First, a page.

UK rents rise at fastest pace in two years

UK rents rise at fastest pace in two years

Rents are rising at the fastest rate since 2017, pushing the average yield on residential property to its highest in two years. 

The ninth edition of the Buy to Let Britain report, published today (July 12) by Kent Reliance for Intermediaries, found rents hit a record high at an average of £896 per calendar month in the first quarter of 2019.

The average yield stood at 4.5 per cent at the end of the quarter, the highest since the first quarter of 2017. In London, yields reached 4.1 per cent, a peak not seen since the end of 2015. 

However, in spite of this, the private rented sector remained subdued on the back of government intervention and the economic impact of Brexit uncertainty. 

In the past year, the value of the sector grew by a mere £6bn as the expansion of supply slowed and property prices weakened in several parts of the country, the report stated.

According to the report, the dwindling supply of properties within the sector was partly due to a fall in landlord confidence on the back of tax reforms and tighter lending rules.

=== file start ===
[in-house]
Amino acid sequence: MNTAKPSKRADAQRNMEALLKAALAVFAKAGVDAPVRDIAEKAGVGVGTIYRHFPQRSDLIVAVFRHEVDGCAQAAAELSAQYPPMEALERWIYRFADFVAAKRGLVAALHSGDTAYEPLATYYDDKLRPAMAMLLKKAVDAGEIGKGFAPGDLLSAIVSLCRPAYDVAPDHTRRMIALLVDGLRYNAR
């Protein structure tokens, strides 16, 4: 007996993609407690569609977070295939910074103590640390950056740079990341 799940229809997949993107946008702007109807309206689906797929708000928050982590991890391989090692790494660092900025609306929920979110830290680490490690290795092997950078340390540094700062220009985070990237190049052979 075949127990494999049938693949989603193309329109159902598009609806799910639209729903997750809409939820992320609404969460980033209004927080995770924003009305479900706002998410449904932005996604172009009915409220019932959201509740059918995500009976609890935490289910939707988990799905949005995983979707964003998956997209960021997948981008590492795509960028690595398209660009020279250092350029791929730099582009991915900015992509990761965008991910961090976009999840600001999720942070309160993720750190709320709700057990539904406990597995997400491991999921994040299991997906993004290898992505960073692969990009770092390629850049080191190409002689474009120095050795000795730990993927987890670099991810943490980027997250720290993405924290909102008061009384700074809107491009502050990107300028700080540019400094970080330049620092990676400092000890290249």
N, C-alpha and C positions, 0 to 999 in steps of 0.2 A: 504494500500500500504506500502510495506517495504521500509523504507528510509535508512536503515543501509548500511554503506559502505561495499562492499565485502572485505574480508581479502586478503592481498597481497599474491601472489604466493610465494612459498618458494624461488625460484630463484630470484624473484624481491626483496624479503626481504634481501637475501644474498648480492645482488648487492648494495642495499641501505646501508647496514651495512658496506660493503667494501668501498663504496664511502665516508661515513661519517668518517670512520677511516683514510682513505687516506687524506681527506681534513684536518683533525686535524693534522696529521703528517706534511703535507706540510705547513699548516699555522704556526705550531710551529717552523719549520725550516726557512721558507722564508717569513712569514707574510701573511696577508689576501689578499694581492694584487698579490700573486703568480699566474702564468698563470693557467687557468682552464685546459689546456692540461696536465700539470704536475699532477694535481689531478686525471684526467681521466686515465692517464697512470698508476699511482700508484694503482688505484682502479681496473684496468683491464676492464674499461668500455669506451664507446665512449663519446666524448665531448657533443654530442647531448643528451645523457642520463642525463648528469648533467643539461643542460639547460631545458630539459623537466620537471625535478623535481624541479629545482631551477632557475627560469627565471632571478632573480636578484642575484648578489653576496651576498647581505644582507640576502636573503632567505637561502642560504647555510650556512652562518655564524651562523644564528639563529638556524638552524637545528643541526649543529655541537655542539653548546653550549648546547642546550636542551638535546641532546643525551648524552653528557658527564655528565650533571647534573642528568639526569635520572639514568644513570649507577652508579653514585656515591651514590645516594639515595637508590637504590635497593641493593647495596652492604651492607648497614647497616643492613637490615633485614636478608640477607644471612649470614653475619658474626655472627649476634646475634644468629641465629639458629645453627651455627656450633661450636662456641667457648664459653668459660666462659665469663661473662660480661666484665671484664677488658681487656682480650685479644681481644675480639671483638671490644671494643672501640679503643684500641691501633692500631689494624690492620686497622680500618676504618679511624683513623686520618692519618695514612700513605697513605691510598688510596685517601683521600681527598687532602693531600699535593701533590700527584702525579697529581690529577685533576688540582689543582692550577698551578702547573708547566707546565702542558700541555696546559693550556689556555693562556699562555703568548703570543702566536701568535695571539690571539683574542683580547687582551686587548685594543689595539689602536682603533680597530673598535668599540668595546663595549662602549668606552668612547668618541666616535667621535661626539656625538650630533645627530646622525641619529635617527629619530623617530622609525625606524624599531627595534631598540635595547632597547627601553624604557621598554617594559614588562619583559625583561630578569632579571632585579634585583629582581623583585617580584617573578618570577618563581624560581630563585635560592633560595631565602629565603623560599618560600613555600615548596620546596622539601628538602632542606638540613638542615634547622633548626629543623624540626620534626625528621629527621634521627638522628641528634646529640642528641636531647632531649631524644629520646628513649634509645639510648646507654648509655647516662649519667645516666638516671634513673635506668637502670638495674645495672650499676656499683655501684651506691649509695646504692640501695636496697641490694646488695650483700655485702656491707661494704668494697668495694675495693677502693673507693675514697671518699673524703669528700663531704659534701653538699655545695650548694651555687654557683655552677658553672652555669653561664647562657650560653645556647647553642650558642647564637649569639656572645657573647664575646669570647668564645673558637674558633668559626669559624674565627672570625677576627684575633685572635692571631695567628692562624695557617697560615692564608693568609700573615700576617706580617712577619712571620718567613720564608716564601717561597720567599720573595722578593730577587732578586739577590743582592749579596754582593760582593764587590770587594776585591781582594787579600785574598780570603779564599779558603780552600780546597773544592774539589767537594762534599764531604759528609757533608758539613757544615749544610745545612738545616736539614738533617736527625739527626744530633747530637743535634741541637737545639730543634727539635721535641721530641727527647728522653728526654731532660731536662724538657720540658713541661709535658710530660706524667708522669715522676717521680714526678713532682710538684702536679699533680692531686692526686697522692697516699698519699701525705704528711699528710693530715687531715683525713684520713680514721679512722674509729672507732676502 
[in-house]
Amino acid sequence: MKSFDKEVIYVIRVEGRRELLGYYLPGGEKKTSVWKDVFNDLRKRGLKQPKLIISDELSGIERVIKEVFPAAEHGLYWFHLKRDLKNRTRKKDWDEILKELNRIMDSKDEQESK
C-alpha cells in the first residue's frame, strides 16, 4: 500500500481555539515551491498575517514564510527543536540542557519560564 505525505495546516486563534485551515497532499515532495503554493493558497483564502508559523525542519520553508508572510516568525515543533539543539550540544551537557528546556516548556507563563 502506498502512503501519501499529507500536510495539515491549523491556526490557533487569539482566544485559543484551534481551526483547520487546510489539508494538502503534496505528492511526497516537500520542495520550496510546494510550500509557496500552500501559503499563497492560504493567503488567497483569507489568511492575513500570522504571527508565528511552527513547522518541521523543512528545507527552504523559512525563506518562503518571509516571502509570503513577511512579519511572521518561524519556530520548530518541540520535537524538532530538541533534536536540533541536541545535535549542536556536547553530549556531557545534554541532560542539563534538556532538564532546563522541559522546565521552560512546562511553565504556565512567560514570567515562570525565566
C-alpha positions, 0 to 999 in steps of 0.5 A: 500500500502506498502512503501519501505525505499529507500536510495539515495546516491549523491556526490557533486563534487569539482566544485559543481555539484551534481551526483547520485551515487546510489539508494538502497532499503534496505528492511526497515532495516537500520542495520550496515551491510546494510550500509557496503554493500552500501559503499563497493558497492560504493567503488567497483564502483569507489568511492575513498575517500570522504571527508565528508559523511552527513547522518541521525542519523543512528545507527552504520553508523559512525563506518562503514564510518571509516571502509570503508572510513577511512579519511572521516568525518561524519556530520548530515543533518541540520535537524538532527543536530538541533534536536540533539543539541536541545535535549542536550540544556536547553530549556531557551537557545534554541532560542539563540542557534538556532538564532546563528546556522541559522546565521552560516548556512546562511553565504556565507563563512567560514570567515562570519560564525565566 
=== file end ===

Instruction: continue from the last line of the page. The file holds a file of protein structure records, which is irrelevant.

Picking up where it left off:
Andy Golding, chief executive of OneSavings Bank, which trades under the Kent Reliance for Intermediaries and InterBay Commercial brands in buy to let, said: "Landlords have rolled with the punches as best they can, but there is no escaping that growth is subdued in the private rented sector following four years of government intervention.

"Brexit uncertainty has only compounded this issue, having the obvious knock-on-effect on landlords’ confidence. 

"The positive news is that for those landlords looking to expand their portfolios, underlying market conditions seem to be changing. Yields are climbing as rents rise faster than house prices, providing further opportunities for committed investors."

He added: "Without some policy stability, there is the tangible risk that the supply of homes will contract, and rents will become less affordable.

"Rents are already rising, and will continue to do so as landlords come to terms with higher set up and running costs, on top of larger tax bills. Neither outcome suits tenants, nor helps with the ultimate issue of housing affordability."

A recent survey of 827 landlords carried out in association with BVA BDRC, found landlord confidence had dropped to the second-lowest level on record, limiting new investment into the sector. 

The number of homes is estimated to have grown by 11,000 properties per year, a rise of 0.2 per cent with 5.4m properties currently in the private rented sector. 

This contrasts starkly to 2015, prior to the tax reforms announced in the Summer Budget, when the sector was expanding at a rate of more than 3 per cent. 

The number of mortgaged properties in the sector also mirrors the slowdown, as there were 1.9m outstanding buy to let loans at the end of Q1 2019, according to UK Finance data, up just 1.4 per cent on a year ago.

Buy to let investors have been subject to a number of regulatory changes in recent years, with the introduction of an additional 3 per cent stamp duty surcharge on second homes in April 2016, which was closely followed by cuts to mortgage interest tax relief.